quinta-feira, 4 de agosto de 2011

What Religion Means to Me - B. F. Skinner

I grew up in a moderately religious culture. For many years I went to a Presbyterian Sunday school, where a sympathetic and liberal teacher took six of us boys through lessons supplied by the church, most of them, as I remember it, on the Pentateuch. When I was in high school, a watch I had lost was returned to me in what seemed a miraculous way, and I thought God had spoken to me. I soon lost my faith, however, though I was rather troubled about it for a number of years. In college I attended compulsory morning Chapel, where our professors took turns reading passages from the Bible, especially the Parables. Possibly that explains why, at 82, I lead a kind of religious life.
Everyday I take communion -- not in a church with God but with myself in a Thoreauvian community of one. I do so for 40 minutes while walking to my office. I used to carry a pocket edition of Shakespeare's Sonnets, and I memorized some of them as I walked. Occasionally I still recite one to myself, always astonished at how hard they are to remember. Usually, as I walk, I put the business of the day into some kind of order.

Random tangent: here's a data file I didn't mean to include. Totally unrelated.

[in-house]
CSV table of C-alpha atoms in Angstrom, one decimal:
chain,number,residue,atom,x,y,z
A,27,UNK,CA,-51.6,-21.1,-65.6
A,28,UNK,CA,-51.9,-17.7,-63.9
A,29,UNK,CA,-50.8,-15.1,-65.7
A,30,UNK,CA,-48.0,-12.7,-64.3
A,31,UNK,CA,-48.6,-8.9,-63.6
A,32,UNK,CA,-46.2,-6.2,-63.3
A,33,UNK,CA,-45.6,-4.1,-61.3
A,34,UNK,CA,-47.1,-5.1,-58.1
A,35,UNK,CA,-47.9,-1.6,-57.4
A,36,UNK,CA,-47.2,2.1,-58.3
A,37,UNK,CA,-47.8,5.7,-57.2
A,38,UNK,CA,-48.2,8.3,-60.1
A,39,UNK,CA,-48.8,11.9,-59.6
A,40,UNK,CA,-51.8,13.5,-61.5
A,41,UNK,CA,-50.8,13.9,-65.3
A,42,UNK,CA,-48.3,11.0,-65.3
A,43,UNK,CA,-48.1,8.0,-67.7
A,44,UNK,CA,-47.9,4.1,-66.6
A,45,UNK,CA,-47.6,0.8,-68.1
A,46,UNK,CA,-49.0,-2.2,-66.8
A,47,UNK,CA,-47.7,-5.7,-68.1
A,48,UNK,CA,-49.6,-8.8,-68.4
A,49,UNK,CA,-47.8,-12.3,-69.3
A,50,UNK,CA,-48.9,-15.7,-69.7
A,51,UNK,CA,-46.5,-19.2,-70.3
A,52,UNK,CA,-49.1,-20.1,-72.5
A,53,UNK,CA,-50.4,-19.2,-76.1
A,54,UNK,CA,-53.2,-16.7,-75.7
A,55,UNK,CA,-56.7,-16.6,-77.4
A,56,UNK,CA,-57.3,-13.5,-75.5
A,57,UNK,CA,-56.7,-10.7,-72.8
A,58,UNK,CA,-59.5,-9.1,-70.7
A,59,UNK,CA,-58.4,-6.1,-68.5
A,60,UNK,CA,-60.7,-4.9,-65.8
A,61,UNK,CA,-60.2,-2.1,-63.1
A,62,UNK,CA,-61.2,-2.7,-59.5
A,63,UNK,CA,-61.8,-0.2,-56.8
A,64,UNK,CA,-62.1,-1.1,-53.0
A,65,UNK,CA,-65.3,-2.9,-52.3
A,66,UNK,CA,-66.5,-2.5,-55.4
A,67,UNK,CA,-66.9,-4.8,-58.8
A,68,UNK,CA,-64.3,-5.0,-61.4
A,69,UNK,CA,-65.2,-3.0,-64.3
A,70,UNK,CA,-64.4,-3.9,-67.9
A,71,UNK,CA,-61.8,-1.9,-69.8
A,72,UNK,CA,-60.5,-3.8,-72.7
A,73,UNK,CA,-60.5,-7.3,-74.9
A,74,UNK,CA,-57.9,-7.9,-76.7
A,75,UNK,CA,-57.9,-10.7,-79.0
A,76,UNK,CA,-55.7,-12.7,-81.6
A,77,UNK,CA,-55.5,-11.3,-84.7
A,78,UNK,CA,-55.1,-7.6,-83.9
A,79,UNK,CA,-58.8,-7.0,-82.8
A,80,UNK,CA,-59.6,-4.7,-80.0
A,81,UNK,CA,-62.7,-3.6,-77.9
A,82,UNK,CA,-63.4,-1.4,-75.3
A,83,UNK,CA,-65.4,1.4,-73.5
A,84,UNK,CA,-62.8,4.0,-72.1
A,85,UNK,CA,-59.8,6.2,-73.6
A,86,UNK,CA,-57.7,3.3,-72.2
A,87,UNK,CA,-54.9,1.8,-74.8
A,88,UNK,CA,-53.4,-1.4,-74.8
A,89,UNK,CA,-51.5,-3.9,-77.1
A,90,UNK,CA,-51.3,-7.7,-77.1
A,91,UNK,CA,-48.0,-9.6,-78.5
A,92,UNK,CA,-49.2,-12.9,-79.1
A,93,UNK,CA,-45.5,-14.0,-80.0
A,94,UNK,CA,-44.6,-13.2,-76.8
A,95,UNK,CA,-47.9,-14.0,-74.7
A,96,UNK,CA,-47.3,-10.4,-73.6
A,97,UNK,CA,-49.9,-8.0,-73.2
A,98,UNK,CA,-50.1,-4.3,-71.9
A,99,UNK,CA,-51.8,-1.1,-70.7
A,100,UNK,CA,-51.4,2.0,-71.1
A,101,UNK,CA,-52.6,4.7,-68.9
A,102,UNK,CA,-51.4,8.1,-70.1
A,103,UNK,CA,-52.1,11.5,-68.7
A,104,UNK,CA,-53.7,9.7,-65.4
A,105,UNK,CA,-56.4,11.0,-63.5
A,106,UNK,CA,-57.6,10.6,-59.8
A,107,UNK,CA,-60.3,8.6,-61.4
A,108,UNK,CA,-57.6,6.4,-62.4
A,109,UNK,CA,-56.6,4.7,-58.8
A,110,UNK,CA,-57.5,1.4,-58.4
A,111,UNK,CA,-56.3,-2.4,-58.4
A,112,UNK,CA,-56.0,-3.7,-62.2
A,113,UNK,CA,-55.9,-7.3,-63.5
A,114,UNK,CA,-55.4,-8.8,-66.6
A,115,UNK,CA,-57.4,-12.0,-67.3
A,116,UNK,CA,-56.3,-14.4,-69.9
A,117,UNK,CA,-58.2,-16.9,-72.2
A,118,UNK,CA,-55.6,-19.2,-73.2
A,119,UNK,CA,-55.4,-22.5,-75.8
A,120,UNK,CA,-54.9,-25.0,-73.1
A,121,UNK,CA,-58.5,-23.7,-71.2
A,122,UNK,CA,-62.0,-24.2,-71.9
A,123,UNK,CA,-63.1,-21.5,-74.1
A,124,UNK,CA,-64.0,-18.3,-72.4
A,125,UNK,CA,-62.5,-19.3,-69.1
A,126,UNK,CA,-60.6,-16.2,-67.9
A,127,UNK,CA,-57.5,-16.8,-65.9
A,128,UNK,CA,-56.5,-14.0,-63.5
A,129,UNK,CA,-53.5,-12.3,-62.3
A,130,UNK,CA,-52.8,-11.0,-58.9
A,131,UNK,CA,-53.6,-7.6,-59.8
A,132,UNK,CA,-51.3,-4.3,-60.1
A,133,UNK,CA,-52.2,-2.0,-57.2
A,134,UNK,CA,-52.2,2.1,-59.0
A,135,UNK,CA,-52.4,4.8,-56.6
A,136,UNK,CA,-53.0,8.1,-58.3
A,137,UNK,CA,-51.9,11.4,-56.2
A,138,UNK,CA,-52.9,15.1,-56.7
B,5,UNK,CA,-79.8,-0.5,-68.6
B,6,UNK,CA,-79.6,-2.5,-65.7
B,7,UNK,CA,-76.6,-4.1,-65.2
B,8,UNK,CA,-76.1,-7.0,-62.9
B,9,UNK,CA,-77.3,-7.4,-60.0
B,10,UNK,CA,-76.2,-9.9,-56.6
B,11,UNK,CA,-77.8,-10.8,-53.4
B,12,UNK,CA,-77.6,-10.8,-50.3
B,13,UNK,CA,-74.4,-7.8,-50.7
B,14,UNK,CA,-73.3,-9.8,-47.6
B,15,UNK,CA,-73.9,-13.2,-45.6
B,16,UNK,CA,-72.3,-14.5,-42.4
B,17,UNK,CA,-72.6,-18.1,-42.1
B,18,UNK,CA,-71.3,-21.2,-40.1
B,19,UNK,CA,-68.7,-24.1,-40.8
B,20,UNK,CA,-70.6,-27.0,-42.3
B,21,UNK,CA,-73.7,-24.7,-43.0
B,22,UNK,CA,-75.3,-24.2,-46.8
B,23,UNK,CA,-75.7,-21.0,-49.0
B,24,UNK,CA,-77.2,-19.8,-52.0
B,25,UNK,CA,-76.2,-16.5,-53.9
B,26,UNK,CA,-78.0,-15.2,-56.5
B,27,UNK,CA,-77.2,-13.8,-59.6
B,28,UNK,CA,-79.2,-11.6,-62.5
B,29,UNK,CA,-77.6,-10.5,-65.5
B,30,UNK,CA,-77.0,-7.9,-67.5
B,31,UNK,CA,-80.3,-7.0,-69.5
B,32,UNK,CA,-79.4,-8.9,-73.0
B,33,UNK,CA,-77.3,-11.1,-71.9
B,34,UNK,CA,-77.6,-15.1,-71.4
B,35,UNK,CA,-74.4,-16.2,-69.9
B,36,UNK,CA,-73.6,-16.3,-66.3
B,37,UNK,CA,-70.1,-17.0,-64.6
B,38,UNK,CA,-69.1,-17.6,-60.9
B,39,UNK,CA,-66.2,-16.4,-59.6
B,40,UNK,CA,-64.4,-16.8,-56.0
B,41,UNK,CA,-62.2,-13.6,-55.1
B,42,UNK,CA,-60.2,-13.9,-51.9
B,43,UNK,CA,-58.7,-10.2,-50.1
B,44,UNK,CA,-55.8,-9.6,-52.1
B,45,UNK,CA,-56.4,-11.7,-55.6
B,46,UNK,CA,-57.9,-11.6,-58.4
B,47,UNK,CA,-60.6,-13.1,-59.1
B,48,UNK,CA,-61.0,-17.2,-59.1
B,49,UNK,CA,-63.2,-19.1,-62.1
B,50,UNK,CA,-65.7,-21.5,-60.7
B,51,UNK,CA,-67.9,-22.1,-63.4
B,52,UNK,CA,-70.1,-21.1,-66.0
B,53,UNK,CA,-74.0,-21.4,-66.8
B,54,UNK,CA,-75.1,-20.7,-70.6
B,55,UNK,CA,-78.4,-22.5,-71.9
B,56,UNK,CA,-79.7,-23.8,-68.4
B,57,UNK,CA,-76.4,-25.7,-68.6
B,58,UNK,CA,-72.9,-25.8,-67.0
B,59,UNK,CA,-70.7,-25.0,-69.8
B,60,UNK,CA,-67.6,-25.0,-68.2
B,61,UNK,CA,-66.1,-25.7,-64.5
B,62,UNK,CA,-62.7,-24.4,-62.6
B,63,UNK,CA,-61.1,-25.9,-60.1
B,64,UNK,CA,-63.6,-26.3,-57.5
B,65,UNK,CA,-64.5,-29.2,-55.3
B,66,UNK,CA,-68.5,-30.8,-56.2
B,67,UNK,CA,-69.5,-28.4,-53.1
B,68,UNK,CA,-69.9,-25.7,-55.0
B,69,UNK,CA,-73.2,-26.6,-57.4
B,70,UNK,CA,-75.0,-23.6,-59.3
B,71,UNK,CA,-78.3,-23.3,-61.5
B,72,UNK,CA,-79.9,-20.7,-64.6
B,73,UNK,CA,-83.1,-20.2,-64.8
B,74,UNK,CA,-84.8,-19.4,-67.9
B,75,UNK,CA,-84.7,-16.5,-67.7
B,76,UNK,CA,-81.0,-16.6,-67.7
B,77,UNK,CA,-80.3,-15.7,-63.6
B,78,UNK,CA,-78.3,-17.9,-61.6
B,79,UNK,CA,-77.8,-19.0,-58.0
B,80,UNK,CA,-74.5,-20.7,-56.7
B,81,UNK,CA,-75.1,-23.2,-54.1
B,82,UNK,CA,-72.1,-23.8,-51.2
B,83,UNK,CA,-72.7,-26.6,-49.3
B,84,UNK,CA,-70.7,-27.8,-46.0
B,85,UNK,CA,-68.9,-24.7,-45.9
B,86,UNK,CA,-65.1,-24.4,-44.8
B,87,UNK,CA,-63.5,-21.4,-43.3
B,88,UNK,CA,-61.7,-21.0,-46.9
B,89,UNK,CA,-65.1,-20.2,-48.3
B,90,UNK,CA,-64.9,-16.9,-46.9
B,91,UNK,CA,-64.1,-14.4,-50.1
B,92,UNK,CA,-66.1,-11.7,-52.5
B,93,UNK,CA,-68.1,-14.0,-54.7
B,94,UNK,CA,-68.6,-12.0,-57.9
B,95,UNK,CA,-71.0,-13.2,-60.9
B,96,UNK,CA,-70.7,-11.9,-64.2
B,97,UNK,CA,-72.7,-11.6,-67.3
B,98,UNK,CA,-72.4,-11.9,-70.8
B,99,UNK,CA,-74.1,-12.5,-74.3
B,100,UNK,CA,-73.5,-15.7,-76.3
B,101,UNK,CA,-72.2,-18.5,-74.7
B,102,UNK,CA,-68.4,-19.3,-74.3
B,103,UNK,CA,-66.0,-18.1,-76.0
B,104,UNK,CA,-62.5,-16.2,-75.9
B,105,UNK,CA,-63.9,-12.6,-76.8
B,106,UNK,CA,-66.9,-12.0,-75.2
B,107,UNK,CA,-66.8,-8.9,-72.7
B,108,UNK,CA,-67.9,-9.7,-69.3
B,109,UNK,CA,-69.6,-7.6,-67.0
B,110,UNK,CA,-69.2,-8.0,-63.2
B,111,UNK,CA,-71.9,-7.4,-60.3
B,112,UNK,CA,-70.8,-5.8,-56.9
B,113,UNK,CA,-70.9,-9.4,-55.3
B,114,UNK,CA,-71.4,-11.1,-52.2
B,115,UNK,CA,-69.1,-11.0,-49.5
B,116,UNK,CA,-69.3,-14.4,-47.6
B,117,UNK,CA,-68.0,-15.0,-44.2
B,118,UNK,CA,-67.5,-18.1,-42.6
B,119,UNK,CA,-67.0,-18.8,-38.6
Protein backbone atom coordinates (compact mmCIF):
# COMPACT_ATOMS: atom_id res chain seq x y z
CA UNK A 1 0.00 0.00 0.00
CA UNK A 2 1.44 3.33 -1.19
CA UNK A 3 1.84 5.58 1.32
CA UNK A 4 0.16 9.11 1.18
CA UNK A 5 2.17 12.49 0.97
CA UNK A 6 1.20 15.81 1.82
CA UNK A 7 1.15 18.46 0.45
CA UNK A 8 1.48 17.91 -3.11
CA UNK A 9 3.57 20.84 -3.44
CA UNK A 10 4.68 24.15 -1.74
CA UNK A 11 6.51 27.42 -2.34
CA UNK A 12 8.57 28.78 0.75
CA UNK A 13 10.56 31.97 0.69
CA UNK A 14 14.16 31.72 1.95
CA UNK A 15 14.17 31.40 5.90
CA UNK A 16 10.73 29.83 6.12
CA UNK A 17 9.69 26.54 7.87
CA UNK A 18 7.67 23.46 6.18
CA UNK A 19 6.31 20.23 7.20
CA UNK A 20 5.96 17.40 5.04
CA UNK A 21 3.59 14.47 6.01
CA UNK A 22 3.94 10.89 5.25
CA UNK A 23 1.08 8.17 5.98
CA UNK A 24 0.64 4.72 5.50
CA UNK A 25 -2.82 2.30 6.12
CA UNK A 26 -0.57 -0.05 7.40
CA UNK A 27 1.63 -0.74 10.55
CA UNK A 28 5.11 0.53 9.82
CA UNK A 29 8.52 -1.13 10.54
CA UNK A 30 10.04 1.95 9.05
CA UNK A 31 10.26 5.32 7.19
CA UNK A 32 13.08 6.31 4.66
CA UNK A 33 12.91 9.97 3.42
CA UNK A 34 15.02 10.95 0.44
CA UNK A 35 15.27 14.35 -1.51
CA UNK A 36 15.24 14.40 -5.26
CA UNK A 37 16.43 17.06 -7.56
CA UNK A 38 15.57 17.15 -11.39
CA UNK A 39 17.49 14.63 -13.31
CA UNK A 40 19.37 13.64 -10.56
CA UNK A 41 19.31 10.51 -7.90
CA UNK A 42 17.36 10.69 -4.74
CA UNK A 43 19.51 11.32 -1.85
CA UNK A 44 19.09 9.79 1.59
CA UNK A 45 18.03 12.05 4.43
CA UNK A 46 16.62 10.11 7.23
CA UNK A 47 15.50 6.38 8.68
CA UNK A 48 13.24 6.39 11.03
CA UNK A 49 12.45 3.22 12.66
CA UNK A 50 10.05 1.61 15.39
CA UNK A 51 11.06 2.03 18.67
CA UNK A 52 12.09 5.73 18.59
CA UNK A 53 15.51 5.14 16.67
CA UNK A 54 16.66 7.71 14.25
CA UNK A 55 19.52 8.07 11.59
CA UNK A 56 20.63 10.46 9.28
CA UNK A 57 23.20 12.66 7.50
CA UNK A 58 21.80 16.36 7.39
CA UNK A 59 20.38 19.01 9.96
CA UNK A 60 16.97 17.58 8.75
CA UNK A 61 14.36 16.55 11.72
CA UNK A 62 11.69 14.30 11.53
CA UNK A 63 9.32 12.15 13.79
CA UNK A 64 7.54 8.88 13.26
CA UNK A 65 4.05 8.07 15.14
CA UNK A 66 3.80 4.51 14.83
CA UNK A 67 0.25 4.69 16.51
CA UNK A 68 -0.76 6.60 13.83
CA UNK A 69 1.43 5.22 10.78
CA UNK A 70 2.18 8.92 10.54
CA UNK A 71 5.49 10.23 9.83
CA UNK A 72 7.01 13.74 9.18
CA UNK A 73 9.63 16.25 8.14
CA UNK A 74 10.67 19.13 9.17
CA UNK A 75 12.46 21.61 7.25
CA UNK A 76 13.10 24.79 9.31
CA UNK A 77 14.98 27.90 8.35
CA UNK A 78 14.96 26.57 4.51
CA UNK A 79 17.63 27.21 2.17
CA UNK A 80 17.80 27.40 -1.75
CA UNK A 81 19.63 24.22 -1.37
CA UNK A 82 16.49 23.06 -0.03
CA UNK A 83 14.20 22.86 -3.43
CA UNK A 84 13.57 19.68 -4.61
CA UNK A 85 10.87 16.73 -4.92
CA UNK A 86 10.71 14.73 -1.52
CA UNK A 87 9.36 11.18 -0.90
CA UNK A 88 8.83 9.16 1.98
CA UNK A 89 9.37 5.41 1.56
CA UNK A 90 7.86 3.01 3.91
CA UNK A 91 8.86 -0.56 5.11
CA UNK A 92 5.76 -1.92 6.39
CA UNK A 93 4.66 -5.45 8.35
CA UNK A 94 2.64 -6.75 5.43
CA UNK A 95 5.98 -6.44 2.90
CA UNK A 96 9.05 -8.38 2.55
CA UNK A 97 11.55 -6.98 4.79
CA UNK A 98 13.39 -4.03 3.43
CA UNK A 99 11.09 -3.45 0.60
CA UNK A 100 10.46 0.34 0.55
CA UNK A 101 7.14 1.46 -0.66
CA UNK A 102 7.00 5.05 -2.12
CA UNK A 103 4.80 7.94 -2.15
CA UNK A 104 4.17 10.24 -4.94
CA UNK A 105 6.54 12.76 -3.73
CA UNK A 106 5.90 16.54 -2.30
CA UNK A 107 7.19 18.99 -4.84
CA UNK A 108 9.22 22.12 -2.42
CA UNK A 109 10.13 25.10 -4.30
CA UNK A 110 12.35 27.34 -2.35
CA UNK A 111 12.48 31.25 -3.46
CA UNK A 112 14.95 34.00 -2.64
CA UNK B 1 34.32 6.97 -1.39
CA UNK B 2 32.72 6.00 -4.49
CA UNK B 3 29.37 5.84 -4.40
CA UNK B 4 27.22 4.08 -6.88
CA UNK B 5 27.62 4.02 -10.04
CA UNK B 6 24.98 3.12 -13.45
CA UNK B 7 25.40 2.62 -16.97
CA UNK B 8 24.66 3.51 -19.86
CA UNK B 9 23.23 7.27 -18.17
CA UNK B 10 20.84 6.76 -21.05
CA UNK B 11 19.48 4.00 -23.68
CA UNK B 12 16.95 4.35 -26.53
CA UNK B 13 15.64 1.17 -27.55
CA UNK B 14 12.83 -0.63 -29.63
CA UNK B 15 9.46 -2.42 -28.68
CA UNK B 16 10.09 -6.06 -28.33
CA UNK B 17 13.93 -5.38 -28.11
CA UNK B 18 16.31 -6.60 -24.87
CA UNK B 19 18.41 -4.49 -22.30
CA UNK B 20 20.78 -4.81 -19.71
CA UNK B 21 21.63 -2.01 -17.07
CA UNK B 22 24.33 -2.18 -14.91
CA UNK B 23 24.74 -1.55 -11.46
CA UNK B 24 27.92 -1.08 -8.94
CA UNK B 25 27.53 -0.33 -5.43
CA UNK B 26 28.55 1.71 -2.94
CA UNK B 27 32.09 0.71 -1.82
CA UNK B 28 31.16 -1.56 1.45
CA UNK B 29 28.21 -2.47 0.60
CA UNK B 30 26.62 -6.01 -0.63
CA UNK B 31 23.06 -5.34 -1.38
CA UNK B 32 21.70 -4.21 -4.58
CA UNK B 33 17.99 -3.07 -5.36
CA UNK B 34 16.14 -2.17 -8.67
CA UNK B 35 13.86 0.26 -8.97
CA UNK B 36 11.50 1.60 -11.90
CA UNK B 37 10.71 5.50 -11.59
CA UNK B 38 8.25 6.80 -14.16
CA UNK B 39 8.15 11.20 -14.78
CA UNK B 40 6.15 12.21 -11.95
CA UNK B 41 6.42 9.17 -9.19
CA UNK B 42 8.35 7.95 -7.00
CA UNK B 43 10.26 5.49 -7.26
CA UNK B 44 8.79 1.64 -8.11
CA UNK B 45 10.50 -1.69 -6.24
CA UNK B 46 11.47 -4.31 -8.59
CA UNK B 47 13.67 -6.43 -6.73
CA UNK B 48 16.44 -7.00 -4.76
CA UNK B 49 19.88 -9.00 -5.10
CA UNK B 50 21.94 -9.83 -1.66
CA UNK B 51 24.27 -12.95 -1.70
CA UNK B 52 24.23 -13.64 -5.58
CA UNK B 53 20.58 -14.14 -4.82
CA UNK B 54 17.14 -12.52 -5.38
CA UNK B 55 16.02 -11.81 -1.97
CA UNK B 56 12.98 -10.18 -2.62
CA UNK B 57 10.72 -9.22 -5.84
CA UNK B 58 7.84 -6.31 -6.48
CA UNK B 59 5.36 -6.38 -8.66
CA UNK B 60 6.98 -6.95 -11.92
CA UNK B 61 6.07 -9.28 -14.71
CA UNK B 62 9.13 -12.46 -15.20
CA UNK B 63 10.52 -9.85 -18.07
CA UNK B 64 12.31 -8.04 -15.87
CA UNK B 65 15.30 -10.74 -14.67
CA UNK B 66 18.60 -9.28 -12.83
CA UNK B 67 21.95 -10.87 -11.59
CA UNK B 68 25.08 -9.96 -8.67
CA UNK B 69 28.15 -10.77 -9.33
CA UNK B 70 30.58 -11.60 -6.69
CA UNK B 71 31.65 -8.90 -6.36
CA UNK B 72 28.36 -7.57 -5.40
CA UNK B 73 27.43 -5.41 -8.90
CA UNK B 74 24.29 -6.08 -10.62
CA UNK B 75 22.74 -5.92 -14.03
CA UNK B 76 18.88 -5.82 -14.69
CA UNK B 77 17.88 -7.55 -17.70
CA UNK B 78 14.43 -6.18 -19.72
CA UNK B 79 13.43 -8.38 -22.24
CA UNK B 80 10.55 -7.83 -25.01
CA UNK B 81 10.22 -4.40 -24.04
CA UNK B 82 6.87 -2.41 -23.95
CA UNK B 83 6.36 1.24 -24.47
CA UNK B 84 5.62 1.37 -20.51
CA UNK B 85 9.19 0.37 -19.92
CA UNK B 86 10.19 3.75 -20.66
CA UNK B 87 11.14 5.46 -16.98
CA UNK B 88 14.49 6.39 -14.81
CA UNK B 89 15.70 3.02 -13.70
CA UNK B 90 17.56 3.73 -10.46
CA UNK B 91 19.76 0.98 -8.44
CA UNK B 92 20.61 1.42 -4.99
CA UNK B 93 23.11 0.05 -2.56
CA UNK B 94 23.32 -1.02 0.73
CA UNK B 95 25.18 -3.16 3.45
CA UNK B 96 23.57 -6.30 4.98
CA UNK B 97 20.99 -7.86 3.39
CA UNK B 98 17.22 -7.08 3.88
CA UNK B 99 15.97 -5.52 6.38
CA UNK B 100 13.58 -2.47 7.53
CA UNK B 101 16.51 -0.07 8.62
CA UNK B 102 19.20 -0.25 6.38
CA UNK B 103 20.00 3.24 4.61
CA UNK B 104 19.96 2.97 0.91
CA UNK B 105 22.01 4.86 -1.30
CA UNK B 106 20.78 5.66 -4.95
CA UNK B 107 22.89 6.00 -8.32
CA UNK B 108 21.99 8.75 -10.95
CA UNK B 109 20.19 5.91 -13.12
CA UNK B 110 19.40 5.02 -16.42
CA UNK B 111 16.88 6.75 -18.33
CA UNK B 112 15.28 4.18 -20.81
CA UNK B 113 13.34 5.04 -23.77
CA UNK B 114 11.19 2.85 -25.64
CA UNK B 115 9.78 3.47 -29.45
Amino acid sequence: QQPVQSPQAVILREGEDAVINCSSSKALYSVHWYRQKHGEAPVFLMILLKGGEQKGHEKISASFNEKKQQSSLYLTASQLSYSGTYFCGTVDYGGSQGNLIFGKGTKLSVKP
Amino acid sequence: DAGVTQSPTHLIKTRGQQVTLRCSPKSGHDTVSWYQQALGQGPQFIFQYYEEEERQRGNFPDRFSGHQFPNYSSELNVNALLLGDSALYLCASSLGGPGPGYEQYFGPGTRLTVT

I commune with myself again in the afternoon while listening to music -- the four Bs (Bach, Beethoven, Brahms, and Bruckner), Mahler, Wagner -- in a word the Romantics. I do not read while listening, but I think about my work, and I always have a notebook at hand, because that is when fresh ideas most often make their appearance. When I am at my desk I practice a kind of Zen, as I understand it, putting myself into the best possible condition for saying things. Writing is a process of discovery. The paper I complete has almost no resemblance to the paper I start to write. I learn what I have to say.

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